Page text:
Sarah Taylor back in England squad for Women’s World Cup

Wicketkeeper Sarah Taylor was included in the England squad announced on Monday for the Women's World Cup after taking nearly a year out of the game due to a stress-related illness.

Sarah Taylor joined the squad for a training camp in the United Arab Emirates last month for the first time since taking an indefinite career break in May last year.   -  K. Murali Kumar

Wicketkeeper Sarah Taylor was included in the England squad announced on Monday for the Women's World Cup after taking nearly a year out of the game due to a stress-related illness.

Taylor, 28, widely regarded as one of the best keepers in the women's game and, on her day, a dynamic batsman, stepped away from cricket after revealing she was struggling with anxiety issues.

But she returned last month and has been included, together with captain Heather Knight, in a 15-strong squad provided they both complete their “return to full fitness”.

Top-order batsman Knight suffered a stress fracture in her foot earlier this month but she hopes to be fit in time to lead host England in its World Cup opener against India in Derby on June 24.

Taylor joined the squad for a training camp in the United Arab Emirates last month for the first time since taking an indefinite career break in May last year.

Explaining her condition in an interview with the BBC in June 2016, Taylor said: “For the past four years, I have been suffering from anxiety. My health is my first priority, and it was starting to affect my performance in cricket.”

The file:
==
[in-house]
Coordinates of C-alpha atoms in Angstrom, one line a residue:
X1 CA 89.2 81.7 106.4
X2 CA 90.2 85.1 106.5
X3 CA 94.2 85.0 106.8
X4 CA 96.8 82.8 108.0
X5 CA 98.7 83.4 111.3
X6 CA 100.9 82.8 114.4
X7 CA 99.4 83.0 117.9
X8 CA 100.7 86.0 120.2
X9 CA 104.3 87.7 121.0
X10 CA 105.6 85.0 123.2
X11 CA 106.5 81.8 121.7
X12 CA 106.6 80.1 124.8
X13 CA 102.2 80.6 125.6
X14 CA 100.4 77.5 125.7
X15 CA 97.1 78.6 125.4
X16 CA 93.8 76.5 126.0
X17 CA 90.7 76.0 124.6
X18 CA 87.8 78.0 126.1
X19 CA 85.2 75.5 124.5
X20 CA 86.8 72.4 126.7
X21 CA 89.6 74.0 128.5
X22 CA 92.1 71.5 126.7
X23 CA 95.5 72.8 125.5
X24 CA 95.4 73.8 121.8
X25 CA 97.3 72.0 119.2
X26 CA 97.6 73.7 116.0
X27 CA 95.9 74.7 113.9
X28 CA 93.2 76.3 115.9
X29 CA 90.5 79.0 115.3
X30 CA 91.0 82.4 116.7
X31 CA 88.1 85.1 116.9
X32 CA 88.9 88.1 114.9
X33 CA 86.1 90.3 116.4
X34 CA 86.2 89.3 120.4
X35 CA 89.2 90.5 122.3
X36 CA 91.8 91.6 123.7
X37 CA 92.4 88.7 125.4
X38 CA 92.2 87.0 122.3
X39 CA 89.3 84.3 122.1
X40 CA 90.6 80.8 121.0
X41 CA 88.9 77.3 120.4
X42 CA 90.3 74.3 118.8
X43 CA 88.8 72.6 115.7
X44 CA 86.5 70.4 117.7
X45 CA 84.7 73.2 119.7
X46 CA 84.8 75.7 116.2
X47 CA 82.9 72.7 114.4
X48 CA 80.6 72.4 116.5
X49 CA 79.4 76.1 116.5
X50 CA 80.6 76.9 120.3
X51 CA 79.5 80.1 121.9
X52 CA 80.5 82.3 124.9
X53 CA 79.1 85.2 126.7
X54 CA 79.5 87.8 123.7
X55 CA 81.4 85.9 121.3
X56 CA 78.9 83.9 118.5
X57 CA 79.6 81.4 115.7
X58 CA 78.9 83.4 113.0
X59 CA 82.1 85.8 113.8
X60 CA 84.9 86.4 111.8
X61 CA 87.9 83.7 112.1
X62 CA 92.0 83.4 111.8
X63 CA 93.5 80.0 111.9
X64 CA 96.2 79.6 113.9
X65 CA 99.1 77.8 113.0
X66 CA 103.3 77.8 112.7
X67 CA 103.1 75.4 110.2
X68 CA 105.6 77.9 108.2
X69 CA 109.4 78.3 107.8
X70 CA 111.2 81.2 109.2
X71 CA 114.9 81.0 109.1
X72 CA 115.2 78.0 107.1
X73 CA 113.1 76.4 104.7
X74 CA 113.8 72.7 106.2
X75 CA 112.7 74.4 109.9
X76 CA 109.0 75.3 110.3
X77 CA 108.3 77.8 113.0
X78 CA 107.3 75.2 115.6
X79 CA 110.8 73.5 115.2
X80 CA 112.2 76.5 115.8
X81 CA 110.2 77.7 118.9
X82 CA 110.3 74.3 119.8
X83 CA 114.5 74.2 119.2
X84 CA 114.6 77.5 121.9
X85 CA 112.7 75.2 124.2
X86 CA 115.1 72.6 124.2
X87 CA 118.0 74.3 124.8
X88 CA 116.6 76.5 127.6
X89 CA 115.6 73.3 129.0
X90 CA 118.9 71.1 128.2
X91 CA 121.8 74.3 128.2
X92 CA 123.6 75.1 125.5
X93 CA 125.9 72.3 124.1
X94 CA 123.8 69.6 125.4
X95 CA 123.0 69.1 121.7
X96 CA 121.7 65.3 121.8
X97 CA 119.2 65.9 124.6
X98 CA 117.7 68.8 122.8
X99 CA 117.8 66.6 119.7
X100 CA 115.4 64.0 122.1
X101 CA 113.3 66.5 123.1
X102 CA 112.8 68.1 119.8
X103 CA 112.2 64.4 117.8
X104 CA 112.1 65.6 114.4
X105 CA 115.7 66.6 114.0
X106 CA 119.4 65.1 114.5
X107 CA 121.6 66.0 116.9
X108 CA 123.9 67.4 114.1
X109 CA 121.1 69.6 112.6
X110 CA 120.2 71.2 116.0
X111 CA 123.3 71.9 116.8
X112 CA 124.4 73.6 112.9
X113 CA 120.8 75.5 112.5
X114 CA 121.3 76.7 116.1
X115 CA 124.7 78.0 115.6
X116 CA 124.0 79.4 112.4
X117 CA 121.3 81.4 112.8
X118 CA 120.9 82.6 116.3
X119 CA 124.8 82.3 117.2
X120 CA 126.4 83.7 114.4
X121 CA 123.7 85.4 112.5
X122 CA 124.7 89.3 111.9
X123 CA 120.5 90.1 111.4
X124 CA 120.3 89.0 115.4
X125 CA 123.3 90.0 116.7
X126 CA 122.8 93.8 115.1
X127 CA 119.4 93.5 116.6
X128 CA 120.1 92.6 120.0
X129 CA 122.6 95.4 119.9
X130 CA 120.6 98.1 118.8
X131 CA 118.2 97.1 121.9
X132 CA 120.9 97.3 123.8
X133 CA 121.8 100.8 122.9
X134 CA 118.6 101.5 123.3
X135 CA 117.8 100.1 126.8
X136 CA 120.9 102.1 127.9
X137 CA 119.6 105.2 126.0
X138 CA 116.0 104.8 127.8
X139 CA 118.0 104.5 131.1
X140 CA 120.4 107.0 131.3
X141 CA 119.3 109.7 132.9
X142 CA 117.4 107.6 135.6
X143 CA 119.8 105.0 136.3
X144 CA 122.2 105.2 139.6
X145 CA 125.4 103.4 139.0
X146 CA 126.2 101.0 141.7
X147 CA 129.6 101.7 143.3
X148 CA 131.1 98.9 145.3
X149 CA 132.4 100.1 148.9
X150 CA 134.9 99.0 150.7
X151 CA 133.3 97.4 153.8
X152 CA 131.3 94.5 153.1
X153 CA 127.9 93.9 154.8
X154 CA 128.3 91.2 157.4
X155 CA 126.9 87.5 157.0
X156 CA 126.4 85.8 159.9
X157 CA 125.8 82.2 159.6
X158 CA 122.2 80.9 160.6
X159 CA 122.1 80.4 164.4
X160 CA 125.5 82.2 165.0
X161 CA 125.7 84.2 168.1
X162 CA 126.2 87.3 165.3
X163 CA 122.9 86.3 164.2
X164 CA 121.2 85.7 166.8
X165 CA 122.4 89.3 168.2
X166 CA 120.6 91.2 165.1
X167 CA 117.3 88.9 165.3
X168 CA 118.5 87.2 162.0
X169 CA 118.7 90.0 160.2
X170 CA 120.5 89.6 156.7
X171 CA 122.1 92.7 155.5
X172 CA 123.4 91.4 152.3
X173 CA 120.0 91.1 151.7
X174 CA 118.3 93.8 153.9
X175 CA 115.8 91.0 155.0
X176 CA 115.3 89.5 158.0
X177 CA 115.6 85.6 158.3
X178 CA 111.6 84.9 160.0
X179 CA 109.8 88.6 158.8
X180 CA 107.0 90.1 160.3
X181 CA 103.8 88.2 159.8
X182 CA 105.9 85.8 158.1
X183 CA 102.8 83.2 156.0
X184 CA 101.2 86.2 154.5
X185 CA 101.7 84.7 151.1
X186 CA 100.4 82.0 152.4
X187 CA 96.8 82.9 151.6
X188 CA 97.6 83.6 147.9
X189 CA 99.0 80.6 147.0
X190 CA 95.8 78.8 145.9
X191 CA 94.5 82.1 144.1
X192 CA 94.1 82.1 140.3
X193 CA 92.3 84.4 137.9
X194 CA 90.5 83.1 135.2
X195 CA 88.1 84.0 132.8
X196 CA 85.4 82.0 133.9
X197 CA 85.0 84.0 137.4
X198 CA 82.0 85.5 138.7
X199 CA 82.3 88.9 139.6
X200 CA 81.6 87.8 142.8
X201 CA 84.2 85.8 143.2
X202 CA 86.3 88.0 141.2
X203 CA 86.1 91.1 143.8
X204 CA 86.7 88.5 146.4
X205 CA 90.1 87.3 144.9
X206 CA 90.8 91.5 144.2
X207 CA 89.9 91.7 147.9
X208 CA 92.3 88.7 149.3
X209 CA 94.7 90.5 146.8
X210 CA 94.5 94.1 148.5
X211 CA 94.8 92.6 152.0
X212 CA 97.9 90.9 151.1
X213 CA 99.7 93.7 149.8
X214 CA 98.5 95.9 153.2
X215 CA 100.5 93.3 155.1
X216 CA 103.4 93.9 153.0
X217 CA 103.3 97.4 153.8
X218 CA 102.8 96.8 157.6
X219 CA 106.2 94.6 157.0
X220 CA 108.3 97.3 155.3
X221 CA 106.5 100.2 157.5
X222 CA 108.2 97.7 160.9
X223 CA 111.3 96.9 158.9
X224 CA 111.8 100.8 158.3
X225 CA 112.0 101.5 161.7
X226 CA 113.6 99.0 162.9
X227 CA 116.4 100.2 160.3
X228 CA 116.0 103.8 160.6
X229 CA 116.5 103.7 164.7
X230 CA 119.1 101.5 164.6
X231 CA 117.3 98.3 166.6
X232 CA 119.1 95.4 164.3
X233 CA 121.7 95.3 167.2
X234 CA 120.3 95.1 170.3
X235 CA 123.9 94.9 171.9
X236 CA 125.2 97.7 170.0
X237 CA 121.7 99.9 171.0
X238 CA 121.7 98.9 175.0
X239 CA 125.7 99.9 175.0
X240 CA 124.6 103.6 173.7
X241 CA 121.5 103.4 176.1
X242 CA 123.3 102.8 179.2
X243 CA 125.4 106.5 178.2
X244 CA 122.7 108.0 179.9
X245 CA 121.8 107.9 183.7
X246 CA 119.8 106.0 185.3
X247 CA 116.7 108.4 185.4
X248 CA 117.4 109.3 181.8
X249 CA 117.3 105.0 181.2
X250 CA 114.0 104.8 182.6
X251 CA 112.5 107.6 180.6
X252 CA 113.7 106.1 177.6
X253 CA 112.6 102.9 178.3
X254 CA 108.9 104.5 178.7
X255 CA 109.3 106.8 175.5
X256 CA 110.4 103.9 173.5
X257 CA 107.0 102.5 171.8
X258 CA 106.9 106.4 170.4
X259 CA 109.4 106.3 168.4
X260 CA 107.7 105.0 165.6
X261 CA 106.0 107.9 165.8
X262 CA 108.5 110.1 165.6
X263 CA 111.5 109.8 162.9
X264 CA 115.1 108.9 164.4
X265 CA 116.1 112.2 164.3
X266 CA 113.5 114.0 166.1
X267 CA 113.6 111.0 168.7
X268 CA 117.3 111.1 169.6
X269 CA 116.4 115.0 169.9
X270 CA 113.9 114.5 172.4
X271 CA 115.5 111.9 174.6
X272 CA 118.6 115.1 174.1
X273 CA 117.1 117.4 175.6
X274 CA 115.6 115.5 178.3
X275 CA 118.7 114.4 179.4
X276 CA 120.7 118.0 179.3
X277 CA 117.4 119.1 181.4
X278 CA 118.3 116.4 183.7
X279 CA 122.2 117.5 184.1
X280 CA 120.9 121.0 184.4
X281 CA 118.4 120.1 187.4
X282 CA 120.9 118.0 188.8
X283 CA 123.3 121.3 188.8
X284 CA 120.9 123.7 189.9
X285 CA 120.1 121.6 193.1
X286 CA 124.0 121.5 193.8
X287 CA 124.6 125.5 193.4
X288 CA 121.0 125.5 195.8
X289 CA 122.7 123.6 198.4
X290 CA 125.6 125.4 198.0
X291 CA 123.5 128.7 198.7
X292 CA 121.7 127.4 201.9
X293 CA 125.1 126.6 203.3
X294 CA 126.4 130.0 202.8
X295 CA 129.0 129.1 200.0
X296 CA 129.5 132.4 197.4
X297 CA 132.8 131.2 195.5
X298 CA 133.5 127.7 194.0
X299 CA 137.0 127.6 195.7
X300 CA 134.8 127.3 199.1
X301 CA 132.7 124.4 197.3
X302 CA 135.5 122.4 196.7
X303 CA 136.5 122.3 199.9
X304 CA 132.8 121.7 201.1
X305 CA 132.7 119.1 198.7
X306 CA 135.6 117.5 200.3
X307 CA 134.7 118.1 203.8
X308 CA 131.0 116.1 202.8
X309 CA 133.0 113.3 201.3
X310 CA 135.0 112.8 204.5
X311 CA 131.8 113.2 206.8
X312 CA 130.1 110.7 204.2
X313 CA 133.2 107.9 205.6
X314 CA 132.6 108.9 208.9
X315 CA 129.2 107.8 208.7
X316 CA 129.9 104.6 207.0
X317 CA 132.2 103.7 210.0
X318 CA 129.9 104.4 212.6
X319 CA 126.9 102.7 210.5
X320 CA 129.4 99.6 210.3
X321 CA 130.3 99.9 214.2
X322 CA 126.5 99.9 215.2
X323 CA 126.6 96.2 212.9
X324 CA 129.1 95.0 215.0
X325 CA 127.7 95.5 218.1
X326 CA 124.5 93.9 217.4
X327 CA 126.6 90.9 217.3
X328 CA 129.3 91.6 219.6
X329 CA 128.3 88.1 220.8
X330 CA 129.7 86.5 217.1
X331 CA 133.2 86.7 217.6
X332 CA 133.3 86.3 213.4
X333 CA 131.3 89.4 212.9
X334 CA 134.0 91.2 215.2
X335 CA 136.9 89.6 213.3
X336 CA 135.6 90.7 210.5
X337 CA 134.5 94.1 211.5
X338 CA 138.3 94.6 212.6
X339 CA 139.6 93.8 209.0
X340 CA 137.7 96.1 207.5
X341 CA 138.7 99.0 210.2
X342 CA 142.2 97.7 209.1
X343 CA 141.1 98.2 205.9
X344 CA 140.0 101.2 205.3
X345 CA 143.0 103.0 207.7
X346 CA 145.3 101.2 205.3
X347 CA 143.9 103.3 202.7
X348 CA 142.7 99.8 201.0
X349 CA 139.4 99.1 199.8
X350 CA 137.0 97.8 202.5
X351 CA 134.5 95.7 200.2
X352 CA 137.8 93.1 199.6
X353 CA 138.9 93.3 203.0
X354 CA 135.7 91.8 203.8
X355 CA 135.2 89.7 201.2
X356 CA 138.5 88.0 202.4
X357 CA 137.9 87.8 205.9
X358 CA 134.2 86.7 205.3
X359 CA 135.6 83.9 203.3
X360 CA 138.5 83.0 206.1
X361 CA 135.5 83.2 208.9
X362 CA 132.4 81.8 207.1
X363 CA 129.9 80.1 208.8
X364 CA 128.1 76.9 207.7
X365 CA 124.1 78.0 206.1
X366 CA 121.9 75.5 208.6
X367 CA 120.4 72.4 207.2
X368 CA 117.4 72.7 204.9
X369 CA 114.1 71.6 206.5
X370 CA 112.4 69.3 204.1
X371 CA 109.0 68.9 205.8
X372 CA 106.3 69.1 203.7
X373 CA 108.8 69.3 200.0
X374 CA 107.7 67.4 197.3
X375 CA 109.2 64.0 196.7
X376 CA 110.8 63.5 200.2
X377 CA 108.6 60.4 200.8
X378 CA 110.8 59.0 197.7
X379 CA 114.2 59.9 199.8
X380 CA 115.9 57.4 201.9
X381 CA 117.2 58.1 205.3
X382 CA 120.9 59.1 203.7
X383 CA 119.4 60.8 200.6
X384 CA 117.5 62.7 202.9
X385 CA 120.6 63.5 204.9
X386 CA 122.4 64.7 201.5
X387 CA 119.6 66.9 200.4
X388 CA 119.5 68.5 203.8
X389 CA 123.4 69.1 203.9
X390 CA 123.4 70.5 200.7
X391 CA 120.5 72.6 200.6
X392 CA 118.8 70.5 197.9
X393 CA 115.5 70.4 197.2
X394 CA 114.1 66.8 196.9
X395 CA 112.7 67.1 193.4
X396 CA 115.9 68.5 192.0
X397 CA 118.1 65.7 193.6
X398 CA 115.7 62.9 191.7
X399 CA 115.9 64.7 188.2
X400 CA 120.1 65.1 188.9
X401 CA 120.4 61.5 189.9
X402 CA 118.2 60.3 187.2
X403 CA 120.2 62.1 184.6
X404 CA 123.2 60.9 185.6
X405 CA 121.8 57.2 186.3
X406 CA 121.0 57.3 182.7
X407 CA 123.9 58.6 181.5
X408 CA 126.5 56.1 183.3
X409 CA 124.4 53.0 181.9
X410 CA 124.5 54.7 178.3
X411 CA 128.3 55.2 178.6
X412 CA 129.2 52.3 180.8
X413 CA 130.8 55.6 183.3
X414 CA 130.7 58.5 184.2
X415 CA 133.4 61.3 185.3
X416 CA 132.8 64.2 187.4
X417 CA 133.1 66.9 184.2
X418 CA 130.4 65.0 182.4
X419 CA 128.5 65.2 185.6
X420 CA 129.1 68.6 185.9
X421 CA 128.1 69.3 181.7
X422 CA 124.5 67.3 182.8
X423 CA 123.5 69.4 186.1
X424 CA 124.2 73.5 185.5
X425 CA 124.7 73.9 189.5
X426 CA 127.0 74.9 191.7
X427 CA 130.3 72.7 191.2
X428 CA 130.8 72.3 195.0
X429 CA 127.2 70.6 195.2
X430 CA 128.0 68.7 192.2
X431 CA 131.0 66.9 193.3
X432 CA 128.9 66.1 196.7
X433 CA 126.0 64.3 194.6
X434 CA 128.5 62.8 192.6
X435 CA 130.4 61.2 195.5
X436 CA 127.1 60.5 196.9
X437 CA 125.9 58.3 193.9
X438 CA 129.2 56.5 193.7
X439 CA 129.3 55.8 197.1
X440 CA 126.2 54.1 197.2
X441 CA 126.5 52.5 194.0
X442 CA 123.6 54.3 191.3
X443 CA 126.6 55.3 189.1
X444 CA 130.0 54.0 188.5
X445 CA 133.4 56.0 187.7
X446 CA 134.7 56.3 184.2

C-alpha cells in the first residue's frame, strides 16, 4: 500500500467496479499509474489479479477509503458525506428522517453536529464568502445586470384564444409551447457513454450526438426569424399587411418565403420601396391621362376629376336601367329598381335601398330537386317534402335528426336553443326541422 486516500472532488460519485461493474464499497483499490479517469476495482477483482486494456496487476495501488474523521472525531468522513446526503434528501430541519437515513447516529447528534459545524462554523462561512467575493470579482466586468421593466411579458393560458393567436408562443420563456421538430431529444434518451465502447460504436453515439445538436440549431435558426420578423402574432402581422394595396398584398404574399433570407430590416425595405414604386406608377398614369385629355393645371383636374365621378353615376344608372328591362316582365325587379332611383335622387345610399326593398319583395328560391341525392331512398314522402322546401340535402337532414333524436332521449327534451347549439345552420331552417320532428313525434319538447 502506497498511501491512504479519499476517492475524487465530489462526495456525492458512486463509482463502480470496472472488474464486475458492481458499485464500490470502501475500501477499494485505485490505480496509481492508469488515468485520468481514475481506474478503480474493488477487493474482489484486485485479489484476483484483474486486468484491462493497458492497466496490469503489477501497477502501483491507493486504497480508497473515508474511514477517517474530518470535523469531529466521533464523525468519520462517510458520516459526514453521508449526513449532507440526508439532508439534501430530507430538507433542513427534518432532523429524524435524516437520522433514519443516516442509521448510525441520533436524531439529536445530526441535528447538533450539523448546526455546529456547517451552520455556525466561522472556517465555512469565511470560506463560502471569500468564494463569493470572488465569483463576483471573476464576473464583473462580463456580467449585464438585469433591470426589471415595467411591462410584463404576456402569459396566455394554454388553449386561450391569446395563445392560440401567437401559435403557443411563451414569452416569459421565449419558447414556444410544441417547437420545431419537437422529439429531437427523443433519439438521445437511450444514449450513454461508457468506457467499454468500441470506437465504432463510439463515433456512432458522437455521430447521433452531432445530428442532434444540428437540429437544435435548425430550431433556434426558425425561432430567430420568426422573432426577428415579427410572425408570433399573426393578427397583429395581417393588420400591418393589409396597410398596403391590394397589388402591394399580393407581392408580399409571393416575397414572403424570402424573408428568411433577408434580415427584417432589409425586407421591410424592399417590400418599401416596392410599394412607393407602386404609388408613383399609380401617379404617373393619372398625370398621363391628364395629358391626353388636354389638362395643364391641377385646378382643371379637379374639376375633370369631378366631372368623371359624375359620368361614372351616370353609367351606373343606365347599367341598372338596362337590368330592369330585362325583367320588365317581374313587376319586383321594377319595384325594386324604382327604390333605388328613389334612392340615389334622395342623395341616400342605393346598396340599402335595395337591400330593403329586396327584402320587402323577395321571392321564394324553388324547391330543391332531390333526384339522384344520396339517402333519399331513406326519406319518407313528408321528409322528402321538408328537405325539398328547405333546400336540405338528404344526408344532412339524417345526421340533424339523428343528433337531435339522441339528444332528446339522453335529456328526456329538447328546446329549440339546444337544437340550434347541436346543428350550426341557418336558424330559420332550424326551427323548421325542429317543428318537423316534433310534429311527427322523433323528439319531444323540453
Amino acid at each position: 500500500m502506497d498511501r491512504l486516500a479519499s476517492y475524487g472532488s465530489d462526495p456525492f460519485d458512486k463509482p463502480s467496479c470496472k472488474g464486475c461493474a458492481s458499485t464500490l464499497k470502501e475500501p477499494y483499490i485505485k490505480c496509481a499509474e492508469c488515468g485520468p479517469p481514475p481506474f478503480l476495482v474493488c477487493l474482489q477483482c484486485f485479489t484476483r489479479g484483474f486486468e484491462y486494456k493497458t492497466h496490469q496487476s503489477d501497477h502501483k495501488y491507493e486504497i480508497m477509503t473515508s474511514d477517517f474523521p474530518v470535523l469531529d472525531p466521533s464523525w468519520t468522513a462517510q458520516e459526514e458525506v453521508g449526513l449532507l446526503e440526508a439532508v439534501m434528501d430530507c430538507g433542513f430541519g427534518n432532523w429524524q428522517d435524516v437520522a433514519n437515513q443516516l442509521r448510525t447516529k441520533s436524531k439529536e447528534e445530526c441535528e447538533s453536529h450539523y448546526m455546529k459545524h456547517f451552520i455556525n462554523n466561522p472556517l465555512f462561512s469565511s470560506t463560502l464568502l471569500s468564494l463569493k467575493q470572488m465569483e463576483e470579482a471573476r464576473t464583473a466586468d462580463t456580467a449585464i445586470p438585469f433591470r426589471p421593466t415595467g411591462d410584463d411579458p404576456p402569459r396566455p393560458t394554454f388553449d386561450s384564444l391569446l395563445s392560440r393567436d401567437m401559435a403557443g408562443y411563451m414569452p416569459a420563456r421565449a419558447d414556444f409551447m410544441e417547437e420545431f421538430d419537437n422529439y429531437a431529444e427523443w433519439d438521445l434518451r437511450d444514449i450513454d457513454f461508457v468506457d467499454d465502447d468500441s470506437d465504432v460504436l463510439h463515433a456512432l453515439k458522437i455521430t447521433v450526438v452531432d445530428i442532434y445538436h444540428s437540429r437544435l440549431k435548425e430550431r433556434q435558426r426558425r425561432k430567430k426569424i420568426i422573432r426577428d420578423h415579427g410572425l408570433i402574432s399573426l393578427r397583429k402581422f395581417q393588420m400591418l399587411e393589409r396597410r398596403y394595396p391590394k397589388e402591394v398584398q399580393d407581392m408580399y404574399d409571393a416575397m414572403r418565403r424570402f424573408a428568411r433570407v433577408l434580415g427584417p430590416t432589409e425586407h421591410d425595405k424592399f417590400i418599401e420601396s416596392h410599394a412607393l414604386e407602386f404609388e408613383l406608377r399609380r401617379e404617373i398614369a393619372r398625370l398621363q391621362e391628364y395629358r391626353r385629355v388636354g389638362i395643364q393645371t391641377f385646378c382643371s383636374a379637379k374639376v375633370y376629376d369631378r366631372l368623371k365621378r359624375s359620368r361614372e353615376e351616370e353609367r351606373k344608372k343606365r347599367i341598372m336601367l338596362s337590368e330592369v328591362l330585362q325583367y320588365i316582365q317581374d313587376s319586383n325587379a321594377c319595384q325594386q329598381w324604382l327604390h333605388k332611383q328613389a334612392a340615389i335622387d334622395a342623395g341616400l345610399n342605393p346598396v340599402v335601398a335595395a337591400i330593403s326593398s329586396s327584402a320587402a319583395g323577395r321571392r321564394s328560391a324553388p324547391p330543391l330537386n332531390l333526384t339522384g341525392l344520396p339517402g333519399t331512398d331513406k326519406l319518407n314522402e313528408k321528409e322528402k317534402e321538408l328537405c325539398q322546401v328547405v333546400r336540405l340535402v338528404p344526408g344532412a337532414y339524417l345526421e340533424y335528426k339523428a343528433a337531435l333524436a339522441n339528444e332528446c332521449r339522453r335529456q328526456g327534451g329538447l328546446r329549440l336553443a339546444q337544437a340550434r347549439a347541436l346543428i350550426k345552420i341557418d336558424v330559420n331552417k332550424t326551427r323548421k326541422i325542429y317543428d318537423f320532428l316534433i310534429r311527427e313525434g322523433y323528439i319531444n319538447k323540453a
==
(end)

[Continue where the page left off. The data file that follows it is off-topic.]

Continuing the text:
Taylor added: “It happened mainly when I was waiting to bat - the nerves and expectation of scoring runs would hit me. It would be nerves, plus something else — and now I know it is genuine panic.”

However, she also stressed that she wanted to resume her England career.

“I would like to say I am 99 percent sure I will play again. I absolutely want to play cricket, put an England shirt on, train with the girls. I miss them terribly.”

A veteran of over 100 ODIs, Taylor will add big match experience to a squad that saw both long-serving skipper Charlotte Edwards and Lydia Greenway retire from England duty in 2016.

The trio were all members of the last England squad to win the World Cup, in Australia in 2009, as were Katherine Brunt, Laura Marsh, Anya Shrubsole and Jenny Gunn, all of whom are set to be involved in this year's edition as well.

England has won the World Cup three times, triumphing at the inaugural edition in 1973 and again winning the title on home soil in 1993.

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